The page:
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Delayed Increase in Blood Lactate Concentration after a Short, Intense CrossFit® Workout

Author(s): Nicole Meier, Thomas Thaden, Annette Schmidt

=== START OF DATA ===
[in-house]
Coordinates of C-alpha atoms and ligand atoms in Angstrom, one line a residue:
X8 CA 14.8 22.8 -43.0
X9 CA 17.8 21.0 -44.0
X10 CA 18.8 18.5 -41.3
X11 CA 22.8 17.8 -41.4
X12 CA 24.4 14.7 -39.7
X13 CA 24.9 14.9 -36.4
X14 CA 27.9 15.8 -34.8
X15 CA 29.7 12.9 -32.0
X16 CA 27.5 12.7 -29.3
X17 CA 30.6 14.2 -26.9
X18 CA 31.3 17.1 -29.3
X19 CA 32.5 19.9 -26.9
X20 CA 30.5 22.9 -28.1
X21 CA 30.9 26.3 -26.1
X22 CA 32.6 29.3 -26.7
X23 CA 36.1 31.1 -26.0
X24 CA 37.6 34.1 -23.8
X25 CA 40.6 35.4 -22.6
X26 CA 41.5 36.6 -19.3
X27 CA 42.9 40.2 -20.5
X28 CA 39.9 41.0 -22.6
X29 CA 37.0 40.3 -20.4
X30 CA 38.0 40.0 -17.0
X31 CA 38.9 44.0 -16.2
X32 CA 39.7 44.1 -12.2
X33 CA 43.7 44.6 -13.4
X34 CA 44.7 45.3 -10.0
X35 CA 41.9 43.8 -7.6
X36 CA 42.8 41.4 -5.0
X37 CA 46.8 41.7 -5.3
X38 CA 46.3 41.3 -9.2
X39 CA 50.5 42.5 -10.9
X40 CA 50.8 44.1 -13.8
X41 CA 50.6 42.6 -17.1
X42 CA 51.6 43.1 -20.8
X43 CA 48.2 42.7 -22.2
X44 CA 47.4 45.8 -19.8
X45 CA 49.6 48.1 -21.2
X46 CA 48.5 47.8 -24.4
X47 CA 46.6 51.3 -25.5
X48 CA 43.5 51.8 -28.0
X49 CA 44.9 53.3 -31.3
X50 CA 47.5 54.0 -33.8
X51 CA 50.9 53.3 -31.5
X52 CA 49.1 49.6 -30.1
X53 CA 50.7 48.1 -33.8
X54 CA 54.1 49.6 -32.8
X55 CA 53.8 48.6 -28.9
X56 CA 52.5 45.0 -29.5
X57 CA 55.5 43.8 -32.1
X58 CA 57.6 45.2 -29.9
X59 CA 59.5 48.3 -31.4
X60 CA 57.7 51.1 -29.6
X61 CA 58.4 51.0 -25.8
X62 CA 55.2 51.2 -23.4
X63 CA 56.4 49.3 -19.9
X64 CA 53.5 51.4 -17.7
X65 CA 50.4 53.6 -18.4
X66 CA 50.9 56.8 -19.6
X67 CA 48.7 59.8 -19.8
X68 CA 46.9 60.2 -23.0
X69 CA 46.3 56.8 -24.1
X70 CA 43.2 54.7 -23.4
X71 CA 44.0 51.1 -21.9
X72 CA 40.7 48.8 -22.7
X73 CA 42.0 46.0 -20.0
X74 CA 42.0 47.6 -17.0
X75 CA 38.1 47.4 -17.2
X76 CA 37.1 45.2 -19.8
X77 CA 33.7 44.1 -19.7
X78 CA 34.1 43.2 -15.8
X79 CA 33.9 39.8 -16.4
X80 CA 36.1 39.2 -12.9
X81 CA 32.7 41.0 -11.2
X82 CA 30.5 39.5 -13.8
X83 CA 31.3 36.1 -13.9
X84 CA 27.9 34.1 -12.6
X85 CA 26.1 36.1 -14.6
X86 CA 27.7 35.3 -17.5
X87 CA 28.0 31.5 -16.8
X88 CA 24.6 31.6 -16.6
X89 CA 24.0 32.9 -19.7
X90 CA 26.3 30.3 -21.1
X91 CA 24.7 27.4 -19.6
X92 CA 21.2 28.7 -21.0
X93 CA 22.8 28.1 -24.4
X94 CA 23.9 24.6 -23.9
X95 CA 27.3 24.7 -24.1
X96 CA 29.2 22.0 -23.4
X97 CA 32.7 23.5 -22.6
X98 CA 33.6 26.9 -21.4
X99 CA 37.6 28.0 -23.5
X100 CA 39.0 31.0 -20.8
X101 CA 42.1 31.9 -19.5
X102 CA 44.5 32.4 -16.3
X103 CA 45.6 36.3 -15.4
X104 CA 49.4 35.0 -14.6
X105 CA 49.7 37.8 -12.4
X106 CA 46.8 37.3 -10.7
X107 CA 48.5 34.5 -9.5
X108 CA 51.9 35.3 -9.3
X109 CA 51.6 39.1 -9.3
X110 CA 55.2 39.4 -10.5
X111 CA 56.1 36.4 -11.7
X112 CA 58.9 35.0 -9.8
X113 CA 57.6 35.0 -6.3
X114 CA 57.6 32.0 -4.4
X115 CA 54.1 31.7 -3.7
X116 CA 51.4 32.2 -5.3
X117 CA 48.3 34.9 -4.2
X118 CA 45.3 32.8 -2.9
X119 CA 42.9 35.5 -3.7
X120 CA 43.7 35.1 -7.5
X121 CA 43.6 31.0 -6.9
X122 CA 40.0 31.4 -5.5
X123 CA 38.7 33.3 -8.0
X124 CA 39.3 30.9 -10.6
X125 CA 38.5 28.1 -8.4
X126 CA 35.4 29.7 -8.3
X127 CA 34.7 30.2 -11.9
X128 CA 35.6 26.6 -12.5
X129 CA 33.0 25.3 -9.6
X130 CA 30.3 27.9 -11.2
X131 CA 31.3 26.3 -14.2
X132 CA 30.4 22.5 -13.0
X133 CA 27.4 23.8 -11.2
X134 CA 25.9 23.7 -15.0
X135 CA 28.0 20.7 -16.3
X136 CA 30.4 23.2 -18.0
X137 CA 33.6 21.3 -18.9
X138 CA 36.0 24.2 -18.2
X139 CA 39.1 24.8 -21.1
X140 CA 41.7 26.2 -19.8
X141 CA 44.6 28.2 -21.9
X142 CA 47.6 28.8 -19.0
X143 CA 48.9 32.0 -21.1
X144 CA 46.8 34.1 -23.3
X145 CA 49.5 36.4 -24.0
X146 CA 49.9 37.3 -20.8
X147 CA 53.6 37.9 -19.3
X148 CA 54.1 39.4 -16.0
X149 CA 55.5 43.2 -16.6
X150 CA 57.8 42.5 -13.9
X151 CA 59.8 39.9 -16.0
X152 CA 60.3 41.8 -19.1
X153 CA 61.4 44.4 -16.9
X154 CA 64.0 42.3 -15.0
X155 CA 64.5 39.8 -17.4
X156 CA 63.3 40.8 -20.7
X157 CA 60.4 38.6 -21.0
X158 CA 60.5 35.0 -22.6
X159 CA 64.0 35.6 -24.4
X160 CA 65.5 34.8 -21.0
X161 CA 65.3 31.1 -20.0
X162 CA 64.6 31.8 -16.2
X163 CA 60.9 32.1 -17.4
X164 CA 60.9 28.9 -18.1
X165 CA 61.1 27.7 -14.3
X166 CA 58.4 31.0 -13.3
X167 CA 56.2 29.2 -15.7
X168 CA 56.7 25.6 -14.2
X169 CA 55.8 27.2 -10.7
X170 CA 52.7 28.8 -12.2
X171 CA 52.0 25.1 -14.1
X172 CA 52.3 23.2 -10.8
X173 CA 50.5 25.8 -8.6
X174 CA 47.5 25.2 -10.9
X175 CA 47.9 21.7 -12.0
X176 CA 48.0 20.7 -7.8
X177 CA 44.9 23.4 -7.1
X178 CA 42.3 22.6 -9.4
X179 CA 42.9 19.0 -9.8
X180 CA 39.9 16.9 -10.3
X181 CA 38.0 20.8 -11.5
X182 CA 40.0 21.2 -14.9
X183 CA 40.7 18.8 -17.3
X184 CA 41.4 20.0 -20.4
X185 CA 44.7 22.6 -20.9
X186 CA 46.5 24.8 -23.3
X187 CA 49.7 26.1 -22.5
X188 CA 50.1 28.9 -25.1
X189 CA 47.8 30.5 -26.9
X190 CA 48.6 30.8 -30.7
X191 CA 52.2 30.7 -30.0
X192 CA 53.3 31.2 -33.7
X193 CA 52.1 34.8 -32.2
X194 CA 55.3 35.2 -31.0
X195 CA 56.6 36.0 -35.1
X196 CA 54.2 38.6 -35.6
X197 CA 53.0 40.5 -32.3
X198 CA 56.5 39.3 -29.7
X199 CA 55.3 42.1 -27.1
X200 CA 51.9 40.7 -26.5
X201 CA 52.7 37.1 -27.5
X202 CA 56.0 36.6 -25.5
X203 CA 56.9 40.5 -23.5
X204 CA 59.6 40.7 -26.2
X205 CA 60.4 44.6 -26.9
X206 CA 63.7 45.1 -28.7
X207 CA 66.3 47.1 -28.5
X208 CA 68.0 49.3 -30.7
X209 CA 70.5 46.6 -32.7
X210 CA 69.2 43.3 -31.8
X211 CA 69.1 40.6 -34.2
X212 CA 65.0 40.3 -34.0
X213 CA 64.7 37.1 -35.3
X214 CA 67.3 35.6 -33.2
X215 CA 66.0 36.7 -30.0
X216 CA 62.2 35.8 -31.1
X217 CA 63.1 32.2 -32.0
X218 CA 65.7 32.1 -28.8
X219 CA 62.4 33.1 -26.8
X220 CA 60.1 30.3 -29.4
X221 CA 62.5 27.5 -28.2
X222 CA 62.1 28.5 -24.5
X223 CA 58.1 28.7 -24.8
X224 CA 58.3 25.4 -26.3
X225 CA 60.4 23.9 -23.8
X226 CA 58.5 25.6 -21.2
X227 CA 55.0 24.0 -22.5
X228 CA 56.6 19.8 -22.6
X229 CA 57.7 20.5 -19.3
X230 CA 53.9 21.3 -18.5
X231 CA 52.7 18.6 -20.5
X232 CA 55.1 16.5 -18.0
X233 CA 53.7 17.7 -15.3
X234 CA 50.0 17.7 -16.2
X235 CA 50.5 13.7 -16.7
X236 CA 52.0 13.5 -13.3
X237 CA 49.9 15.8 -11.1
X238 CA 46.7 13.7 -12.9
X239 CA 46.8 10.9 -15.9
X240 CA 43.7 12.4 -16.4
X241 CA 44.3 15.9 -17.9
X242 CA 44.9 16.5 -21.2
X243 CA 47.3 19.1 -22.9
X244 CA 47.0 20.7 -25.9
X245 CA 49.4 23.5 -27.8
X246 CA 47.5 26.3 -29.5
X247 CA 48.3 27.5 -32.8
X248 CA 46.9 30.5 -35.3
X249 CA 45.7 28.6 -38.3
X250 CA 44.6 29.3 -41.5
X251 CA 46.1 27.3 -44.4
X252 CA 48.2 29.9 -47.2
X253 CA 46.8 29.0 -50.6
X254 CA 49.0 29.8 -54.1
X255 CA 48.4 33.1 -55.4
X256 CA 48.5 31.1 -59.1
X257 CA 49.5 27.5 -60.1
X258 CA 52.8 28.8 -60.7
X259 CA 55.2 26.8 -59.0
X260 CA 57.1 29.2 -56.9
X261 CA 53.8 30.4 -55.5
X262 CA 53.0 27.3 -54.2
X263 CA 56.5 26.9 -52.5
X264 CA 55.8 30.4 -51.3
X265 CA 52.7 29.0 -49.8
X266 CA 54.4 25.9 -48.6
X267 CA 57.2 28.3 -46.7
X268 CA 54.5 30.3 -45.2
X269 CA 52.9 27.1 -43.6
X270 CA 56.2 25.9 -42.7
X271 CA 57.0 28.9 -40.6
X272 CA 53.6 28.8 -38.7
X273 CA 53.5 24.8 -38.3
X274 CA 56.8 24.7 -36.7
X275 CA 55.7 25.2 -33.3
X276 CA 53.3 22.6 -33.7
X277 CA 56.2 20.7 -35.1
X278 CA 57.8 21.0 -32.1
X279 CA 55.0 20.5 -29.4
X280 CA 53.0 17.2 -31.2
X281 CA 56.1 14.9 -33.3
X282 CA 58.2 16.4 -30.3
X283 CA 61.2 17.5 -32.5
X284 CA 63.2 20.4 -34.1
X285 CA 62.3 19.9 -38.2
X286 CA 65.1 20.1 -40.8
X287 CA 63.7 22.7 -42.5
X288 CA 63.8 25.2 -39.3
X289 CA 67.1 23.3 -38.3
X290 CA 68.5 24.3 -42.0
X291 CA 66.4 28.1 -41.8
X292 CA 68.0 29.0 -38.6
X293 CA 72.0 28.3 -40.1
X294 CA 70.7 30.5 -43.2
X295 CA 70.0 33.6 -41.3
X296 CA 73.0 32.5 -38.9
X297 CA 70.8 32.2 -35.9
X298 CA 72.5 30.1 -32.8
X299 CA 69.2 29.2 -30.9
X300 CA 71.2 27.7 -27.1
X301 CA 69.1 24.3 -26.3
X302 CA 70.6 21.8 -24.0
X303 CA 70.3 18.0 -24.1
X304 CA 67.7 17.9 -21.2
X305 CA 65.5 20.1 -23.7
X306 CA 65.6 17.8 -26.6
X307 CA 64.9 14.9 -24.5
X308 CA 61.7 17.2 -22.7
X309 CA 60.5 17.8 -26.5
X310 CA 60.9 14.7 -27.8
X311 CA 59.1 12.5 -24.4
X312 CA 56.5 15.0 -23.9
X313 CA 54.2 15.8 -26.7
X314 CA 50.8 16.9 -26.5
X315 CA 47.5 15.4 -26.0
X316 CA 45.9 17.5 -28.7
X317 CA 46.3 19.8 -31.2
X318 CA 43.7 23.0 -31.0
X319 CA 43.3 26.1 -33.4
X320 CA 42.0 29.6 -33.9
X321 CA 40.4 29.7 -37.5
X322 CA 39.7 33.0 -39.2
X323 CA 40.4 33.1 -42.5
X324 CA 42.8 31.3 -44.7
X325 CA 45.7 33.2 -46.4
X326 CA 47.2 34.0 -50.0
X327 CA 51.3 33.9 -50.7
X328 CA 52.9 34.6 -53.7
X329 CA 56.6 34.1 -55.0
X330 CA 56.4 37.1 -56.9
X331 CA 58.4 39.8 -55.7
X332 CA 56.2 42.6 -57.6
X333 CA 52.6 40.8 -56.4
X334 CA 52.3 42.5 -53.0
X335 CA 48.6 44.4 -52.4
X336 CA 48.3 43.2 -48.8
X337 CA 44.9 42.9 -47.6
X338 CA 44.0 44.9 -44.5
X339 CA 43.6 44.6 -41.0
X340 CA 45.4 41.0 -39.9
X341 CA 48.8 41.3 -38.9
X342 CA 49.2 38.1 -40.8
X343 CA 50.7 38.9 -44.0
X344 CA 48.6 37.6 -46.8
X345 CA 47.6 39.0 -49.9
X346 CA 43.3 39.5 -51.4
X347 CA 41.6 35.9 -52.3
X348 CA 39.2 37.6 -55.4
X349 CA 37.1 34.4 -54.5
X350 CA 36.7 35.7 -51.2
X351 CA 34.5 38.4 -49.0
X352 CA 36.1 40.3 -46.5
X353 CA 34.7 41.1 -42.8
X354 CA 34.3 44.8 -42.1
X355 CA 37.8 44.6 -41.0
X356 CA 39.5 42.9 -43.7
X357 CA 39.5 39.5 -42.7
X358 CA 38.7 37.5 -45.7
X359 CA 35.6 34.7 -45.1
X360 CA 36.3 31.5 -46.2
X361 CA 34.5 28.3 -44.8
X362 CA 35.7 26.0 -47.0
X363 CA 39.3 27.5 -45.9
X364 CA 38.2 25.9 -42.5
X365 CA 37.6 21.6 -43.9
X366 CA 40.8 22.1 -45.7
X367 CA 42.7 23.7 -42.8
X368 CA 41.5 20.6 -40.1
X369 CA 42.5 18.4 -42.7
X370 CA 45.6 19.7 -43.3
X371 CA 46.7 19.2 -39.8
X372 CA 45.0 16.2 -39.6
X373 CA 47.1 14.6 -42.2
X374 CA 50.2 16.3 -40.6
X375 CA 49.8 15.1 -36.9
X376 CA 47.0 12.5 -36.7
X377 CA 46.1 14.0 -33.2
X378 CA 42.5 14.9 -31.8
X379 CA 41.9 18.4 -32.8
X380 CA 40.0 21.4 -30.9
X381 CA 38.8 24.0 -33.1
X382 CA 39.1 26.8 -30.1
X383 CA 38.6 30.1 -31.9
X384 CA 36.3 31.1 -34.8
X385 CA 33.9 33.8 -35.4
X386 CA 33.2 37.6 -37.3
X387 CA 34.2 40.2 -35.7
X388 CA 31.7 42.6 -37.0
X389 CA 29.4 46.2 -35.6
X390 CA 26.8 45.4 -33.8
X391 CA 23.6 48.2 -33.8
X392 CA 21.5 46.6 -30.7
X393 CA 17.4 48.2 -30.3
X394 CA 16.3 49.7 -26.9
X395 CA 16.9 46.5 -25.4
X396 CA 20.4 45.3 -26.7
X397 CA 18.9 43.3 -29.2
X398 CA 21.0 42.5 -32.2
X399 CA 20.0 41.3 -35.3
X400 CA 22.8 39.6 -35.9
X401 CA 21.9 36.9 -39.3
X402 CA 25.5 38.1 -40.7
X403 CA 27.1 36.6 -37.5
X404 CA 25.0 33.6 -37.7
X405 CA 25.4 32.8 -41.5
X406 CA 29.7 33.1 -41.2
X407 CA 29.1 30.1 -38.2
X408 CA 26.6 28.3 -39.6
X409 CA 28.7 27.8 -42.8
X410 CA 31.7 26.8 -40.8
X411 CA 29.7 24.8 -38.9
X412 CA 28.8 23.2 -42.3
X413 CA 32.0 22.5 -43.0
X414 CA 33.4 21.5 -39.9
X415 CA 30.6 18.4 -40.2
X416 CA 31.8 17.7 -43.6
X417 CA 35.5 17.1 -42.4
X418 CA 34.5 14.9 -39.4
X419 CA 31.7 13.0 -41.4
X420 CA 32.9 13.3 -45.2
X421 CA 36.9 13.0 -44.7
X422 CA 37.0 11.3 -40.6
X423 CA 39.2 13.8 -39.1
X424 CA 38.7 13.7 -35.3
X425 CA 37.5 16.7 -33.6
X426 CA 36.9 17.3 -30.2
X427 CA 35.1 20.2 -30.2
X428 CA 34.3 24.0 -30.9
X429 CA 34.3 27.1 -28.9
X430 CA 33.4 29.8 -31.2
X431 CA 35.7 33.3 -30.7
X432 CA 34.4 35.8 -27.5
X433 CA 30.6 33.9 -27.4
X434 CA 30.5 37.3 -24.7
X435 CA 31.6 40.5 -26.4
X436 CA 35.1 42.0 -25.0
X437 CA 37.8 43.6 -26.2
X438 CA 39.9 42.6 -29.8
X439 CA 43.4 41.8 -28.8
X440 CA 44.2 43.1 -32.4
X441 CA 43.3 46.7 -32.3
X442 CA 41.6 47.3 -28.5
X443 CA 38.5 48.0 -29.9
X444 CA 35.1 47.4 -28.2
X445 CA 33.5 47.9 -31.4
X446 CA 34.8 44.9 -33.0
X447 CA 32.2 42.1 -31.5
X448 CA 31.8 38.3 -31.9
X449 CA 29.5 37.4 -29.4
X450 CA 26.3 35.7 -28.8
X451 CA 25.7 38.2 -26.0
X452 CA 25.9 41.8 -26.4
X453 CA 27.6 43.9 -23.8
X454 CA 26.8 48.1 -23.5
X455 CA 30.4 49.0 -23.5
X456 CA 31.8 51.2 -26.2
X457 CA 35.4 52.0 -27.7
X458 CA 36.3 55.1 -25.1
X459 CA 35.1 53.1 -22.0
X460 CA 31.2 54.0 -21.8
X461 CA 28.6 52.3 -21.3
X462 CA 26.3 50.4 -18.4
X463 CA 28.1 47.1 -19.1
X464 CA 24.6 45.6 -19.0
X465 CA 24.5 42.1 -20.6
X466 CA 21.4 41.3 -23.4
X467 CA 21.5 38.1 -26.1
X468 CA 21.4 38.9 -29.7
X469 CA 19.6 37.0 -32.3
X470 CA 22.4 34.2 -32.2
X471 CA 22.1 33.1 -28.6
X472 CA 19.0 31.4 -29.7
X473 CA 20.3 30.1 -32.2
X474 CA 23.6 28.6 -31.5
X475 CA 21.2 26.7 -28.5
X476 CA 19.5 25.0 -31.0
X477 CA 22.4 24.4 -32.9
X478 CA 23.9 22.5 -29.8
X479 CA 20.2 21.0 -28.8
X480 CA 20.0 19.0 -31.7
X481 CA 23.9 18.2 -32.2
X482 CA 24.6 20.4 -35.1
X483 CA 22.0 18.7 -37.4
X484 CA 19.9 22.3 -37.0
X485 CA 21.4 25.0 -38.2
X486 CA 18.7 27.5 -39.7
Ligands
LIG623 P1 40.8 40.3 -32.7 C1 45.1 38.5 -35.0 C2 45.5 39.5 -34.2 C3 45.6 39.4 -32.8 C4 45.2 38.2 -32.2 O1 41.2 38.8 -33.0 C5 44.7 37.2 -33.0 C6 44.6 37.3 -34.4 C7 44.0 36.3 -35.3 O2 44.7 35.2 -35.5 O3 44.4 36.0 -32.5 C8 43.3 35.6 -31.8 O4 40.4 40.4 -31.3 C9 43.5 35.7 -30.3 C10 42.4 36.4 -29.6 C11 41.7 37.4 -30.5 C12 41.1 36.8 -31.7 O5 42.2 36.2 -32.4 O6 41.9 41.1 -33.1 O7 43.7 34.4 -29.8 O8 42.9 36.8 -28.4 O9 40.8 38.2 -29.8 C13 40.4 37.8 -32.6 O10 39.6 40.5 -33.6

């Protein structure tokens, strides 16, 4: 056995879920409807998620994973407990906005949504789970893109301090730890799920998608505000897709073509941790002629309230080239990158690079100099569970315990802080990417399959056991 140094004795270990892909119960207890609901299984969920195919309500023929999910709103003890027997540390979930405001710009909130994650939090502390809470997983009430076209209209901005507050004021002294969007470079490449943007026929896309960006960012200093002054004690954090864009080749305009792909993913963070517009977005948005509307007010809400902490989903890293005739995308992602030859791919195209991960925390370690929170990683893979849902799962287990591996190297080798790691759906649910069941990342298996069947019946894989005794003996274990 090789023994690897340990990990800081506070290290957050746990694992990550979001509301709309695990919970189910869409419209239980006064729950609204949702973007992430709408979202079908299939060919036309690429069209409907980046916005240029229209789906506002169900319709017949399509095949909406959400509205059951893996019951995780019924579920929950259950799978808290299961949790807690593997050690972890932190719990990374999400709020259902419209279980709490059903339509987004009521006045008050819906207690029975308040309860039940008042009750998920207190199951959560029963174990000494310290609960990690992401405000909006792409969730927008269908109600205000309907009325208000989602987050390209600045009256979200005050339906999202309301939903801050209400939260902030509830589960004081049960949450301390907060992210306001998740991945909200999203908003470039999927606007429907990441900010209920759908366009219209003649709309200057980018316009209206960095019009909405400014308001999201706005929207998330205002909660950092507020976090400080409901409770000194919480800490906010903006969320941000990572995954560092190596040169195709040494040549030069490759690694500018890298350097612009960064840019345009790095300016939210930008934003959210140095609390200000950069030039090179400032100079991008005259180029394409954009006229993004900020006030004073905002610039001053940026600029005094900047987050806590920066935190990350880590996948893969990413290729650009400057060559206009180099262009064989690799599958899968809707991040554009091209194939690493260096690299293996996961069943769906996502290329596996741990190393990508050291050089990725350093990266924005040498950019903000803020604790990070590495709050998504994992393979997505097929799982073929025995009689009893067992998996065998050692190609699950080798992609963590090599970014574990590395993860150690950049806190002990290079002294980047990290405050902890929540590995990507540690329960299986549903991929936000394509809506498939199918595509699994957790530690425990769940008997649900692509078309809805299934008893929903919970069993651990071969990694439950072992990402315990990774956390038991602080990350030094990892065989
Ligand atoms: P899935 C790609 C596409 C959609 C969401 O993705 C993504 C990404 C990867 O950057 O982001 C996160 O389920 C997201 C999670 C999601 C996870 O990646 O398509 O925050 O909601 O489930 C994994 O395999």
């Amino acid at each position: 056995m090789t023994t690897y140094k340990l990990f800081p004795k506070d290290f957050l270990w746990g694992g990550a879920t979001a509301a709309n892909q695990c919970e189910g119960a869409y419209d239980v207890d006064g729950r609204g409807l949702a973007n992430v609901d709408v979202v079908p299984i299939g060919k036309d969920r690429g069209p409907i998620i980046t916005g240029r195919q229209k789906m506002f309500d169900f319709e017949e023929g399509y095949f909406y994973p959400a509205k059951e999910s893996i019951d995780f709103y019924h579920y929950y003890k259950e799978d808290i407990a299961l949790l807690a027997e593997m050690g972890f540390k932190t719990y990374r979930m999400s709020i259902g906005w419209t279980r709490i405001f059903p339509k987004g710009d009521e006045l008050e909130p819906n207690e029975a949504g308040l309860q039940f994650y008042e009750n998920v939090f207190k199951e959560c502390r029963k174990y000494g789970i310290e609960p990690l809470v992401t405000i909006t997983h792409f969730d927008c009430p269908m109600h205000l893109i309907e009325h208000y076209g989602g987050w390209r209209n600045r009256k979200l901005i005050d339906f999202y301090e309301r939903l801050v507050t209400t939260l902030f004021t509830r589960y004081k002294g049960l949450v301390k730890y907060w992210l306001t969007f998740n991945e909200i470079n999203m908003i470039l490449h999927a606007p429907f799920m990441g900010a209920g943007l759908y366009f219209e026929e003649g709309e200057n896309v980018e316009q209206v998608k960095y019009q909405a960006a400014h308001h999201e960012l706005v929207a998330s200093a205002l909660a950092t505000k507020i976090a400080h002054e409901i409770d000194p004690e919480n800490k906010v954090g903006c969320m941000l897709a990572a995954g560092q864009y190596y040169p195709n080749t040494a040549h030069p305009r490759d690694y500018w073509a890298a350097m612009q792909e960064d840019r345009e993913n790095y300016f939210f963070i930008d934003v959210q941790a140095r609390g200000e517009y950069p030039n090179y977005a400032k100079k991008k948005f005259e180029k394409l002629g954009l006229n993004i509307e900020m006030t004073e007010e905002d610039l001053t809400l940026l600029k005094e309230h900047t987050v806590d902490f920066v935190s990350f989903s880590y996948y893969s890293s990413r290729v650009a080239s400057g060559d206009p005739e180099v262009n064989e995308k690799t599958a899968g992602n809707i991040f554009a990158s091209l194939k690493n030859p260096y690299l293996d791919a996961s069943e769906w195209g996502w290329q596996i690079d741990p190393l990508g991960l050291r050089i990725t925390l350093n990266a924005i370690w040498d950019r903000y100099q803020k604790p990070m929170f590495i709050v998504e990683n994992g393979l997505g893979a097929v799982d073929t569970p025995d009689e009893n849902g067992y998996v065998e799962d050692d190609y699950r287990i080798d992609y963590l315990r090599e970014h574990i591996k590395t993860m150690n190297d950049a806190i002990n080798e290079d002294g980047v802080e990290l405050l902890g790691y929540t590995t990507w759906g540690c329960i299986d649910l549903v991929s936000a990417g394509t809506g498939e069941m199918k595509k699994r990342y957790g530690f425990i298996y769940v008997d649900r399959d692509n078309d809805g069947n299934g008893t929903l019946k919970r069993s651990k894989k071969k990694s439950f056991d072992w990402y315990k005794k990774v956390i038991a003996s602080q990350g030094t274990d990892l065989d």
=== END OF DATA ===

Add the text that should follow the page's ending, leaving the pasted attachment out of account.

CrossFit®, the most successful concept for high-intensity interval training (HIIT), consists of constantly varied training loads und and is usually performed as Workouts Of the Day (WOD) with a length of 6 minutes and more. However, regular CrossFit® training concepts also include shorter WODs, the physiology responses have rarely been investigated yet. In this Study we wanted to analyze the blood lactate concentration (LAC) after ultra-short, high-intensive CrossFit® workout and investigate whether the kinetics of LAC is related to heart rate (HR) or the ratings of perceived exertion measured by borg-scale (borg-RPE). To determine whether CrossFit® workouts induces increased LAC levels after the exercise load, ten participants (n= 10; 8 males; 2 females) volunteered in the study. The participants completed a WOD consisting of 30/20 Calories AirBike and ten repetitions Devil Press with 10 kg/5 kg dumbbell (men/female). LAC, HR, and borg-RPE were measured immediately after, until 12 min after the WOD. The lactate turning points (LTP1 /LTP2) were previously determined using a bicycle ergometer performance diagnostic. The LAC values increased immediately after the WOD by 2.3 ± 1.4 fold (mean ± SD) of the LTP2 up to the maximum by 3.9 ± 0.96- fold during the post-workout observation period.

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